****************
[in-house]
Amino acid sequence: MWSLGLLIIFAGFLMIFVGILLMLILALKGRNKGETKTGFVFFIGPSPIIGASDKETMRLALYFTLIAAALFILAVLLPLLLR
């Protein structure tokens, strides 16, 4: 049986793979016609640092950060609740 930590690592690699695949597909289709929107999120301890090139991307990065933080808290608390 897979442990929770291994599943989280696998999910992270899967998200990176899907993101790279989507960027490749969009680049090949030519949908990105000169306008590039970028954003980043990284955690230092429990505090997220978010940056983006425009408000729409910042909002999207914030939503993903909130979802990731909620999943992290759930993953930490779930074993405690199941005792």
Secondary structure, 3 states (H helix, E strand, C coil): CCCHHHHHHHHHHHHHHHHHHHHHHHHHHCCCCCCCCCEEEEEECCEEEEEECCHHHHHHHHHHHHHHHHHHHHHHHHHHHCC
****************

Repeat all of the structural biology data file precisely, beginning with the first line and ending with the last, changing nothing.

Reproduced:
[in-house]
Amino acid sequence: MWSLGLLIIFAGFLMIFVGILLMLILALKGRNKGETKTGFVFFIGPSPIIGASDKETMRLALYFTLIAAALFILAVLLPLLLR
């Protein structure tokens, strides 16, 4: 049986793979016609640092950060609740 930590690592690699695949597909289709929107999120301890090139991307990065933080808290608390 897979442990929770291994599943989280696998999910992270899967998200990176899907993101790279989507960027490749969009680049090949030519949908990105000169306008590039970028954003980043990284955690230092429990505090997220978010940056983006425009408000729409910042909002999207914030939503993903909130979802990731909620999943992290759930993953930490779930074993405690199941005792």
Secondary structure, 3 states (H helix, E strand, C coil): CCCHHHHHHHHHHHHHHHHHHHHHHHHHHCCCCCCCCCEEEEEECCEEEEEECCHHHHHHHHHHHHHHHHHHHHHHHHHHHCC